09/26/14 4:00pm
09/26/2014 4:00 PM
Aaron Virgin, VP of Group for the East End; Jim Dreeben, owner of Peconic Paddler; and Riverhead Supervisor Sean Walter down by the Peconic River on Friday morning. (Credit: Carrie Miller)

Aaron Virgin, VP of Group for the East End; Jim Dreeben, owner of Peconic Paddler; and Riverhead Supervisor Sean Walter down by the Peconic River on Friday morning. (Credit: Carrie Miller)

All week long, North Fork natives have been raising a glass to the coastlines they call dear, joining water lovers across the nation for the 26th Annual National Estuaries Week — using social media to spread water quality awareness.

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08/22/14 11:00am
08/22/2014 11:00 AM
Rust tide caused by Cochlodinium in Peconic Estuary in 2012. (Credit: Bill Portlock)

Rust tide caused by Cochlodinium in Peconic Estuary in 2012. (Credit: Bill Portlock)

It’s a well-known story around these parts: One summer, around the mid-1980s, an explosion of harmful algae began to appear, sucking oxygen out of bay waters causing a die-off of eelgrass, shellfish and even finfish.

For the past few decades, the seasonal story has been on repeat — not only here, but in other states along the East Coast. It’s the result of nitrogen and other nutrients leaching into groundwater, mostly from underground cesspools and septic tanks.  (more…)

08/22/14 10:59am
Rhode Island lawmakers were moved to act to restore water quality in area bays after thousands of juvenile fish turned up dead in Greenwich Bay on Aug. 20, 2003. Algal blooms were blamed for the kill. (Credit: Tom Ardito)

Rhode Island lawmakers were moved to act to restore water quality in area bays after thousands of juvenile fish turned up dead in Greenwich Bay on Aug. 20, 2003. Algal blooms were blamed for the kill. (Credit: Tom Ardito)

Here’s a breakdown of how three states close to Long Island are finding solutions to water quality issues.
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08/03/14 8:00am
08/03/2014 8:00 AM
A view of Bailie Beach in Mattituck (Credit: Carrie Miller, file)

A view of Bailie Beach in Mattituck (Credit: Carrie Miller, file)

Any conversation about sewage management in Suffolk County should begin with the current state of our waters. In conformance with the federal Clean Water Act, the New York State Department of Environmental Conservation assesses water bodies throughout the state. Numerous water bodies throughout Long Island are classified as “Impaired Waters” (303d list).  (more…)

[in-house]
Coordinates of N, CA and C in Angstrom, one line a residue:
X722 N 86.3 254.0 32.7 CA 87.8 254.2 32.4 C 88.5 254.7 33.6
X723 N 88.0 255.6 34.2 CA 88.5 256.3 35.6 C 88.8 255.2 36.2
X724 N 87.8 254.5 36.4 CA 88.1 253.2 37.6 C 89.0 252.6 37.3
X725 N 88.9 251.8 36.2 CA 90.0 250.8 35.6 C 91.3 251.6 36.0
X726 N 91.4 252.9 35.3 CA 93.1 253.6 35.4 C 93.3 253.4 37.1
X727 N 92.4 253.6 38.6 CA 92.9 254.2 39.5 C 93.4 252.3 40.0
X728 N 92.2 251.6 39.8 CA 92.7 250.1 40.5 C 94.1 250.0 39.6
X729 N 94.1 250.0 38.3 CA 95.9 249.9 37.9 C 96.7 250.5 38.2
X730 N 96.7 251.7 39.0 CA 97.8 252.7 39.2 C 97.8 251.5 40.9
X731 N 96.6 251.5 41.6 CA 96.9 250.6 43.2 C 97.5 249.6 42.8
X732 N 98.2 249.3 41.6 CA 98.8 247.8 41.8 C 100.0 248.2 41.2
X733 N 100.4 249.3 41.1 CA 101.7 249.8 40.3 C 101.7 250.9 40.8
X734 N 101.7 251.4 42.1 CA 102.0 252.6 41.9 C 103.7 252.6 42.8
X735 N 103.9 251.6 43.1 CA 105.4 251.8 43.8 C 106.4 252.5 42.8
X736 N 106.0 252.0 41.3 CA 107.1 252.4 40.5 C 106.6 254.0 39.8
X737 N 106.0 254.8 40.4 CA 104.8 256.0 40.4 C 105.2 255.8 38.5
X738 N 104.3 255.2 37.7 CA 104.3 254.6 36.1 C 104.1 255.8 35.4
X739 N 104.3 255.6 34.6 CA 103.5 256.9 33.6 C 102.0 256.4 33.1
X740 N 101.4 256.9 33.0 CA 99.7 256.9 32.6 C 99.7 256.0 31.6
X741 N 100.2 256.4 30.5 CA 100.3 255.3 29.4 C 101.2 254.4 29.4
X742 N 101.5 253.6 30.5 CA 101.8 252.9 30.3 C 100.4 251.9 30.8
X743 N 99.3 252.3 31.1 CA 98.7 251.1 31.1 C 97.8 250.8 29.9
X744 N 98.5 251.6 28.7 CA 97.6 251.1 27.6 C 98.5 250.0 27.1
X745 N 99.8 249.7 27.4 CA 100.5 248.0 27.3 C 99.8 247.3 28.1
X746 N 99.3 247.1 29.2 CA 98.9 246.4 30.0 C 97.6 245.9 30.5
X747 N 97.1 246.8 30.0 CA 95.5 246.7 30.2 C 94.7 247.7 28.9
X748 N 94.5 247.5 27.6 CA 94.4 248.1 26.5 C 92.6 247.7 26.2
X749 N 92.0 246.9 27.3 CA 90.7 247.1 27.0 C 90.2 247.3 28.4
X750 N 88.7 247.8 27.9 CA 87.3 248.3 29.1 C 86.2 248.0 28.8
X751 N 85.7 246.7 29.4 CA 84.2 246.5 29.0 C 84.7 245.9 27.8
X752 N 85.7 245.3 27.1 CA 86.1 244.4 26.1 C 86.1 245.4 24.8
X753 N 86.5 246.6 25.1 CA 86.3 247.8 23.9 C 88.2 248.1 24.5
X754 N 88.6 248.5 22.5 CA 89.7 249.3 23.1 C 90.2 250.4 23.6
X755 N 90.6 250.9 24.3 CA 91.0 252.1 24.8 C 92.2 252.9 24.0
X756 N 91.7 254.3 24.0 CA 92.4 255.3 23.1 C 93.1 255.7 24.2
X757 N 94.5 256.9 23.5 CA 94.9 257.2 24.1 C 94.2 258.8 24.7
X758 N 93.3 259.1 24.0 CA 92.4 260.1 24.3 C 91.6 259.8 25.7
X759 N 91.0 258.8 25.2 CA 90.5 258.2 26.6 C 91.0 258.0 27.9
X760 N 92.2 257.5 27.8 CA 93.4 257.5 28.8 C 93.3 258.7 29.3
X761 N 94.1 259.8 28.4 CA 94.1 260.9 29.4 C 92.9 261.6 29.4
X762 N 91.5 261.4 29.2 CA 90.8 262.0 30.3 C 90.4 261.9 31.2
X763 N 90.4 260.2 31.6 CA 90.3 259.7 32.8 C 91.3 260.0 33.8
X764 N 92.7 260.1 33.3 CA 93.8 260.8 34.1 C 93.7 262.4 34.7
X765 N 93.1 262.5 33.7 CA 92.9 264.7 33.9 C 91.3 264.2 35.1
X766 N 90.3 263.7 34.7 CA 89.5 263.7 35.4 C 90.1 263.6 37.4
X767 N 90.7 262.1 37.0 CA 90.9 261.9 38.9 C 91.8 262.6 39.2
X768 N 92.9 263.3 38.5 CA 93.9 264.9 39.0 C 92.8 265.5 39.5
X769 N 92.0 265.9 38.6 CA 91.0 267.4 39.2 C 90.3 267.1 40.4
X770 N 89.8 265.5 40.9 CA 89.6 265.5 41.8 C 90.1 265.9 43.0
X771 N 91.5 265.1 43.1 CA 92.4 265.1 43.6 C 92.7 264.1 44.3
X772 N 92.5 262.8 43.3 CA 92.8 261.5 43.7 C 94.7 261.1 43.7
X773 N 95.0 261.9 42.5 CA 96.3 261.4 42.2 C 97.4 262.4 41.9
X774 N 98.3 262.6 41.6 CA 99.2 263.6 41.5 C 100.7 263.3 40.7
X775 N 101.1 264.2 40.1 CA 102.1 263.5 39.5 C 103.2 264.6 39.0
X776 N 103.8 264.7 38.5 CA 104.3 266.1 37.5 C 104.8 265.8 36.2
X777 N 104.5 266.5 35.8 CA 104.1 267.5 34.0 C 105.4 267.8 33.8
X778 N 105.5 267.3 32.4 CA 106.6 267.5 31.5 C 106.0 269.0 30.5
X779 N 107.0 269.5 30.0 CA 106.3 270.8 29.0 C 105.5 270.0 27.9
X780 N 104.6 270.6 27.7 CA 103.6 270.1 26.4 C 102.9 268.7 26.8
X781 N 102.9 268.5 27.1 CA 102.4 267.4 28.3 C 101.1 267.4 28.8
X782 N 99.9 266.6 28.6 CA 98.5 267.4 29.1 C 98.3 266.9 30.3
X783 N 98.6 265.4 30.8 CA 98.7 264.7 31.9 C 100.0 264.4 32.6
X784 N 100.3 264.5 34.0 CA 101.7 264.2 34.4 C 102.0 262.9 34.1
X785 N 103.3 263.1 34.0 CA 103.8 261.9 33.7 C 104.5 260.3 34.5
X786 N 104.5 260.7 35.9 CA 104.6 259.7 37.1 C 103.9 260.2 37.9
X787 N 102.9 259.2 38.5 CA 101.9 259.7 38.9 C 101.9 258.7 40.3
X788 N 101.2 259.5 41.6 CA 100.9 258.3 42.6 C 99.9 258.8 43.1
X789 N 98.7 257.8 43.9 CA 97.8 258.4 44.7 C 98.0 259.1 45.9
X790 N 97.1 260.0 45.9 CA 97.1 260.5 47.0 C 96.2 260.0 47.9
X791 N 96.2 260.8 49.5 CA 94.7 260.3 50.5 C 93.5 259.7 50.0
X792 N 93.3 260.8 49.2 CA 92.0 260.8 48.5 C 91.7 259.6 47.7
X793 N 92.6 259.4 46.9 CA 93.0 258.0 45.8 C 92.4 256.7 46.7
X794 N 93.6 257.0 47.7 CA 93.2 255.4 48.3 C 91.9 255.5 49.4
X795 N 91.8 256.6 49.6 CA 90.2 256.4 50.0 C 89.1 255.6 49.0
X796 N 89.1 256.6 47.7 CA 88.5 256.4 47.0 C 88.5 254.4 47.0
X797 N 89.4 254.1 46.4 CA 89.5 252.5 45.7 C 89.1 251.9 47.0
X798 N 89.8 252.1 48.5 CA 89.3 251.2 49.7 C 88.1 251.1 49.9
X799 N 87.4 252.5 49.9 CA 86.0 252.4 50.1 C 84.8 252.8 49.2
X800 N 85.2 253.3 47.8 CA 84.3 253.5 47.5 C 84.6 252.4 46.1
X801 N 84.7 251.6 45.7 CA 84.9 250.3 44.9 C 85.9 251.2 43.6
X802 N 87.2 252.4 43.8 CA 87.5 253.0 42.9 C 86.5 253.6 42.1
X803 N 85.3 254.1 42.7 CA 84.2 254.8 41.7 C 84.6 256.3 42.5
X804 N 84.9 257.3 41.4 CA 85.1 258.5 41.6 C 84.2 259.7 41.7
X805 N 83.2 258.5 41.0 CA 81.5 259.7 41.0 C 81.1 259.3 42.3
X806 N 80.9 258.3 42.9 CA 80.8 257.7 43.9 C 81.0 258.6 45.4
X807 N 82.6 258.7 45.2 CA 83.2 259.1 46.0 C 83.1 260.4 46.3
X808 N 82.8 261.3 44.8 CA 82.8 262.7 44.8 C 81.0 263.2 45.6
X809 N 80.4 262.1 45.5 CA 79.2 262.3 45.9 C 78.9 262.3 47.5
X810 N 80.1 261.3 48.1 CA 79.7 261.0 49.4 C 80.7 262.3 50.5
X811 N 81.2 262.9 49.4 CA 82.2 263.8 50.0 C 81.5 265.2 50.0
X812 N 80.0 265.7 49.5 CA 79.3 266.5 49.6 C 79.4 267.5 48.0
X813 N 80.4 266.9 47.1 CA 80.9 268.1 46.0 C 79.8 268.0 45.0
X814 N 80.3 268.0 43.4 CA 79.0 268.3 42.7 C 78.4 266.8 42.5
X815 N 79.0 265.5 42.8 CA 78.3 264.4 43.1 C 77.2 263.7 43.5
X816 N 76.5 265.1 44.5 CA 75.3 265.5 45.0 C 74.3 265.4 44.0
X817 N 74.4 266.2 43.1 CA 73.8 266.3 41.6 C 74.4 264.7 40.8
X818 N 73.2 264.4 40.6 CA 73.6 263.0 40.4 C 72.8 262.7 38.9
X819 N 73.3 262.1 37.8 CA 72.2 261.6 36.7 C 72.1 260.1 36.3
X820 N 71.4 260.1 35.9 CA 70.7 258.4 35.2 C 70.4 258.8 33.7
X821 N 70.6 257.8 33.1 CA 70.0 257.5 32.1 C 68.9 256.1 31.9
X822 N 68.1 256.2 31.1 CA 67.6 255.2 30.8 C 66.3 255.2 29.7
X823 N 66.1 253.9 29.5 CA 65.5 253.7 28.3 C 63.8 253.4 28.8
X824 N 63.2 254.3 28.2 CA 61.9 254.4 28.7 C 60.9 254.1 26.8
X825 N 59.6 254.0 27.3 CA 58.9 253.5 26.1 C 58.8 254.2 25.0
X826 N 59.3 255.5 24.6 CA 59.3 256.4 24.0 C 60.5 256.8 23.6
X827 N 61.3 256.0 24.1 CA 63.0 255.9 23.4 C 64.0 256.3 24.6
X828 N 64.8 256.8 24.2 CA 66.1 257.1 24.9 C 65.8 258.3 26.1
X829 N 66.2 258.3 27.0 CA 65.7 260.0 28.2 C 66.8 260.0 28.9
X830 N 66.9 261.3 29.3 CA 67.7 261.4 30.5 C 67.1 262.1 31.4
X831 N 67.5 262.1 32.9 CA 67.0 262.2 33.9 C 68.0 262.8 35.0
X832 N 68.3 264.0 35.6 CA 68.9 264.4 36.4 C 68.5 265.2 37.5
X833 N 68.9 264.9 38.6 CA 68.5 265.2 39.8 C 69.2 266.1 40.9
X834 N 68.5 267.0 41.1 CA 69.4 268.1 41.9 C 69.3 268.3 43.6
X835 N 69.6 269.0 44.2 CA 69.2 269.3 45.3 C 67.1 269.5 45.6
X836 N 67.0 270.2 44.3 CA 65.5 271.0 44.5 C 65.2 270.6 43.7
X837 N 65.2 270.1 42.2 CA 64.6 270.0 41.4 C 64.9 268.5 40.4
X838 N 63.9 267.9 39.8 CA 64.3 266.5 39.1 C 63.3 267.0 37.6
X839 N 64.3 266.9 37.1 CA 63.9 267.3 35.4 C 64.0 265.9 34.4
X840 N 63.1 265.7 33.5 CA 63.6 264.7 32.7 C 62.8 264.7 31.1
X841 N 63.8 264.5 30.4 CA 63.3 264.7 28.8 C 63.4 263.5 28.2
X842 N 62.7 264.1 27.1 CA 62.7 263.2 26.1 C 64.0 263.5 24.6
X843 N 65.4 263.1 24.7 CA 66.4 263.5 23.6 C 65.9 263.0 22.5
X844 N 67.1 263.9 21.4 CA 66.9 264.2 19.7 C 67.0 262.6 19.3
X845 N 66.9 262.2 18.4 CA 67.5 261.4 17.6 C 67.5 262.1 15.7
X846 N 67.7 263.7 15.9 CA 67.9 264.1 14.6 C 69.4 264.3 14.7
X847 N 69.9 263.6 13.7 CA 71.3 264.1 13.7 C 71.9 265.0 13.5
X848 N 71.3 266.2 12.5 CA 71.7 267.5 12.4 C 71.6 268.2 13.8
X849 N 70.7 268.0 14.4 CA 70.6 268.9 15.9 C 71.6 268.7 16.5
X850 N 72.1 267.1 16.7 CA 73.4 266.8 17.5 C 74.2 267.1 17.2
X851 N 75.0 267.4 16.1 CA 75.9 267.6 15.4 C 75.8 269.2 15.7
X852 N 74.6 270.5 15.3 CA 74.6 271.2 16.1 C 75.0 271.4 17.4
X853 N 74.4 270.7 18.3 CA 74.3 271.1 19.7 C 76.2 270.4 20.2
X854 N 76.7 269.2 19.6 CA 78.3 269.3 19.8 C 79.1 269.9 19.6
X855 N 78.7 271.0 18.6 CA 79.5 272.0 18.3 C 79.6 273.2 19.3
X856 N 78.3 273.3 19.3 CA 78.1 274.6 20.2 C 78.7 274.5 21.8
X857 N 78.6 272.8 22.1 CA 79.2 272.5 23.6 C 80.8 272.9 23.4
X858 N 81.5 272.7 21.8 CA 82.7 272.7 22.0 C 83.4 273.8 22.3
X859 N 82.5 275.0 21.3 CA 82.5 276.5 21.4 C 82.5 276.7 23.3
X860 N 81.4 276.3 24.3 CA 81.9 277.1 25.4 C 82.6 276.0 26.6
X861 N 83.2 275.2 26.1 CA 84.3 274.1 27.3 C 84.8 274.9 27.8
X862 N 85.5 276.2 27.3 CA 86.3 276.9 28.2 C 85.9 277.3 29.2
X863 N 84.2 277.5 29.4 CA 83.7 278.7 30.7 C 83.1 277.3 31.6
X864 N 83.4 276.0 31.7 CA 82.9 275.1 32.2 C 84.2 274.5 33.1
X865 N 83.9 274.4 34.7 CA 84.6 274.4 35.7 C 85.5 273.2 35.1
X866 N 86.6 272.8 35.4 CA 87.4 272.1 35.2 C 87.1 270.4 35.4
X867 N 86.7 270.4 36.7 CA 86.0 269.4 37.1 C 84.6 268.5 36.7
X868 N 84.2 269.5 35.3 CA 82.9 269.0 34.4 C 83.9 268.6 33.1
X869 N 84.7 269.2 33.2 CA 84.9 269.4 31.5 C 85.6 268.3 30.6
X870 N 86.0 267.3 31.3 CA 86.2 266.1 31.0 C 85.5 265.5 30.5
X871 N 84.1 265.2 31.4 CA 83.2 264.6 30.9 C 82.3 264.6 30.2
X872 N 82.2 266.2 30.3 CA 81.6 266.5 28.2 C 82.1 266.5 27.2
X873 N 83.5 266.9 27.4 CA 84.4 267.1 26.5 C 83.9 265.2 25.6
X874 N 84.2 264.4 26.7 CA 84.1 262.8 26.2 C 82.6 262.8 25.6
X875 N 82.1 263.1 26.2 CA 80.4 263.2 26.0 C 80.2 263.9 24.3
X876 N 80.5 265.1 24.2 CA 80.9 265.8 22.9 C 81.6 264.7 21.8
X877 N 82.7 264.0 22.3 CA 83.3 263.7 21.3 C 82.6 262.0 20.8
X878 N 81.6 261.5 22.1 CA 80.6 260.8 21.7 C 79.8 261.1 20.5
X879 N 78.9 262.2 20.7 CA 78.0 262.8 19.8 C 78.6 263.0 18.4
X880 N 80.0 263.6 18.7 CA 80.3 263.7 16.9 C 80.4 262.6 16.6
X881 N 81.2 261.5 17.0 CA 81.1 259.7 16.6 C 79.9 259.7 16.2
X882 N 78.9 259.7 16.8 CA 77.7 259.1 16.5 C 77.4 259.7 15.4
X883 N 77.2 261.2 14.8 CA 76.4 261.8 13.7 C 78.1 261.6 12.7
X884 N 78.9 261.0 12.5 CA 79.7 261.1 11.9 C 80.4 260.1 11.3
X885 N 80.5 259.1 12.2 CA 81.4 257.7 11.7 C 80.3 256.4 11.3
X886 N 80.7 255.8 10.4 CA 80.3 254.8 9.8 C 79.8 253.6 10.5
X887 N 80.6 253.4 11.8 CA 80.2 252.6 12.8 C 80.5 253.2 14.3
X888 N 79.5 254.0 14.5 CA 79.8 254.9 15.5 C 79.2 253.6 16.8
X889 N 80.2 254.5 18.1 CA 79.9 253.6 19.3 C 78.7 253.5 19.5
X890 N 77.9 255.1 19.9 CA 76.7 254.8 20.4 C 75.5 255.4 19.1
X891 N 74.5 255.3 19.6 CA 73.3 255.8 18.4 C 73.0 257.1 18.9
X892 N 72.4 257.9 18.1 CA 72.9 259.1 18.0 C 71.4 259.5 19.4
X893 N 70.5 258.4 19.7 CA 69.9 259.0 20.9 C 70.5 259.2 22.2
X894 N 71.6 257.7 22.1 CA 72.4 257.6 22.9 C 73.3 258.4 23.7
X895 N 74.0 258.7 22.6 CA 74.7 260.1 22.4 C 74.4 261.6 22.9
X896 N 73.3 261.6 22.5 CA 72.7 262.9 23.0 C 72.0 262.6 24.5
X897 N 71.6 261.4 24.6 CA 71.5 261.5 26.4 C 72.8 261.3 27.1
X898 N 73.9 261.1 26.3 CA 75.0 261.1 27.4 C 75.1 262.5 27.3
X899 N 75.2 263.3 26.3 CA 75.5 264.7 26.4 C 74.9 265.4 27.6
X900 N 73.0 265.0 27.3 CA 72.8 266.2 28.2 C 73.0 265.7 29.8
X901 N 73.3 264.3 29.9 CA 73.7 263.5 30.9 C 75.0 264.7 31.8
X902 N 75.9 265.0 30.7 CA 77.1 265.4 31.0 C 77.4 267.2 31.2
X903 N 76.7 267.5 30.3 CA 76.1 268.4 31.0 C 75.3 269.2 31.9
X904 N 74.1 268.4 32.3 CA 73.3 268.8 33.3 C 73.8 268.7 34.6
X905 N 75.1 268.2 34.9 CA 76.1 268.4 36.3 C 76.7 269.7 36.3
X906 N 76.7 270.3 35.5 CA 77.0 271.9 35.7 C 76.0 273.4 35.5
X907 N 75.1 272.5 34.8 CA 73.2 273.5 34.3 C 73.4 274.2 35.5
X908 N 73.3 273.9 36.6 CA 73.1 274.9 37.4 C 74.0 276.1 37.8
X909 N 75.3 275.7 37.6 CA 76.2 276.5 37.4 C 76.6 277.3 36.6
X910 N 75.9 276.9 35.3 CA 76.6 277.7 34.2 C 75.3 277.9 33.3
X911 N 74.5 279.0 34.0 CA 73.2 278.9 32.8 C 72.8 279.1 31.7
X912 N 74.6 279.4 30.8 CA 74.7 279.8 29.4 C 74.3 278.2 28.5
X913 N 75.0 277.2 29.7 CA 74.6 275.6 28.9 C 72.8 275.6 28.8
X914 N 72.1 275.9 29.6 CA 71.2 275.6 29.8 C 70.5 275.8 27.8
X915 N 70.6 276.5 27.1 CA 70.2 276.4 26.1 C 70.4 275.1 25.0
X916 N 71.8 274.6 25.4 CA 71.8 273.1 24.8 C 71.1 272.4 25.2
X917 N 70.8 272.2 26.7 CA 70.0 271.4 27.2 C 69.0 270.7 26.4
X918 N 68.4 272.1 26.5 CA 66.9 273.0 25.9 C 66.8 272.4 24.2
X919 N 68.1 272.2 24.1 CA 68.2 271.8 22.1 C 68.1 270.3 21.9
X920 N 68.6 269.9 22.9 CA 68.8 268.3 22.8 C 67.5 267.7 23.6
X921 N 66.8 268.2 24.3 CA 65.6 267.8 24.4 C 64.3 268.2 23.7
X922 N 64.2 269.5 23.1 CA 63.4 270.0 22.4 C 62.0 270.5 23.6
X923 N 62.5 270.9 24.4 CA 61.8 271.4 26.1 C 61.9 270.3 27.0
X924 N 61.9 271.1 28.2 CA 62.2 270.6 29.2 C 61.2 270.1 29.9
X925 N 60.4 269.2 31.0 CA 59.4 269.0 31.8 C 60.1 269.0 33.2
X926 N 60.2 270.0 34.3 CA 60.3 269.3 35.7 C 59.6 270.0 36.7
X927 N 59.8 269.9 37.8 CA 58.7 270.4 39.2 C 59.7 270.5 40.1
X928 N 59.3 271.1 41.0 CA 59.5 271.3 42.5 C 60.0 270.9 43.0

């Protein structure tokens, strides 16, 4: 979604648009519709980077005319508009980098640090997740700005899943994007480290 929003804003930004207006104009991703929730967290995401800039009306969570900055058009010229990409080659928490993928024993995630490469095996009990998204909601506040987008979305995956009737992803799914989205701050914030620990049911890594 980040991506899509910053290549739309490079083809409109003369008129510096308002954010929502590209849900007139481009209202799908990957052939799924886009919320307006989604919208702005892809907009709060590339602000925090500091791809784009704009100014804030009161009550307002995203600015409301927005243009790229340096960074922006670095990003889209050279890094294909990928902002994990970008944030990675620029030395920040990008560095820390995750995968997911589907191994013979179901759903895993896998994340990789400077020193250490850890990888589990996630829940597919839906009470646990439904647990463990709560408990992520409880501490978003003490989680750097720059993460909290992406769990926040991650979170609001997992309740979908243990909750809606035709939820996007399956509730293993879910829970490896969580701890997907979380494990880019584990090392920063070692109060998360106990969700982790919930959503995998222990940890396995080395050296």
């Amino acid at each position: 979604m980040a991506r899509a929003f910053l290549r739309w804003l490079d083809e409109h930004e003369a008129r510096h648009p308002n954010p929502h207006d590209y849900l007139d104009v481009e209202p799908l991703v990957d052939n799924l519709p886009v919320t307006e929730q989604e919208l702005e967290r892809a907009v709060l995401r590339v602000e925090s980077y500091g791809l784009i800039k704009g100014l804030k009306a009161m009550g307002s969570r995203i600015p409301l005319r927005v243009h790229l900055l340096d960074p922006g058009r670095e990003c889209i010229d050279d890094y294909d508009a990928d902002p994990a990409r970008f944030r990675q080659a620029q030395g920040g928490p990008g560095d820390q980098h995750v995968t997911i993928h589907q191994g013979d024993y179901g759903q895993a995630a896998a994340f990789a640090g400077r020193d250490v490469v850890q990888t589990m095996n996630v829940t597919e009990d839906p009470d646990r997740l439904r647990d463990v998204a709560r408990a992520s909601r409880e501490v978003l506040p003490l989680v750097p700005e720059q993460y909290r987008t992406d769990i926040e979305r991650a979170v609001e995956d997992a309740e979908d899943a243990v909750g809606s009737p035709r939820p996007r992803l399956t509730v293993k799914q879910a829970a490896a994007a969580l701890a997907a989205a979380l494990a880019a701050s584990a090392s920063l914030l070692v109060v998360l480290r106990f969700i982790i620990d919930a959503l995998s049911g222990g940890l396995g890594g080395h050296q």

07/31/14 5:00am
07/31/2014 5:00 AM
(Credit: The Nature Conservancy)

This map uses pie charts to break down the various sources and levels of nitrogen pollution found in the Peconic Estuary from Calverton to Montauk and Orient. Click on map to enlarge. (Credit: The Nature Conservancy)

To the editor:

Controlling nitrogen in groundwater and the bays. As a former Suffolk County Health Department employee, I am familiar with the nitrogen in groundwater and its impact to surface water. I applaud the county for looking at wastewater discharges, specifically on-site disposal, and studying the latest nitrogen removal technologies. (more…)

06/27/14 12:00pm
06/27/2014 12:00 PM
A view of the bay and SHelter Island from Pepi's Restaurant in Southold, near Port of Egypt. (Credit: Barbaraellen Koch)

A view of the bay and SHelter Island from Pepi’s Restaurant in Southold, near Port of Egypt. (Credit: Barbaraellen Koch)

Despite the op/ed pieces, press conferences, television appearances and lobbying by county and state officials and environmentalists from across the region, 2014 may not be the year for clean water on Long Island.

The state Senate failed to act last week on sweeping legislation aimed at safeguarding Nassau and Suffolk county’s many bays and tributaries, Long Island Sound and groundwater aquifers.

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06/11/14 2:23pm
06/11/2014 2:23 PM
The water bill is designed to clean groundwater and prevent pollution and harmful algal blooms in the bays and Long Island Sound. (Credit: Katharine Schroeder)

The water bill is designed to clean groundwater and prevent pollution and harmful algal blooms in the bays and Long Island Sound. (Credit: Katharine Schroeder)

After an up-Island assemblyman recently pitched a clean water bill creating a timeline for improving wastewater treatment systems, matching legislation has been proposed in the state Senate, potentially clearing the way for sweeping water quality reform in Albany before the end of next week.

If signed into law by Gov. Andrew Cuomo, the bill stands to affect property owners throughout Nassau and Suffolk counties.  (more…)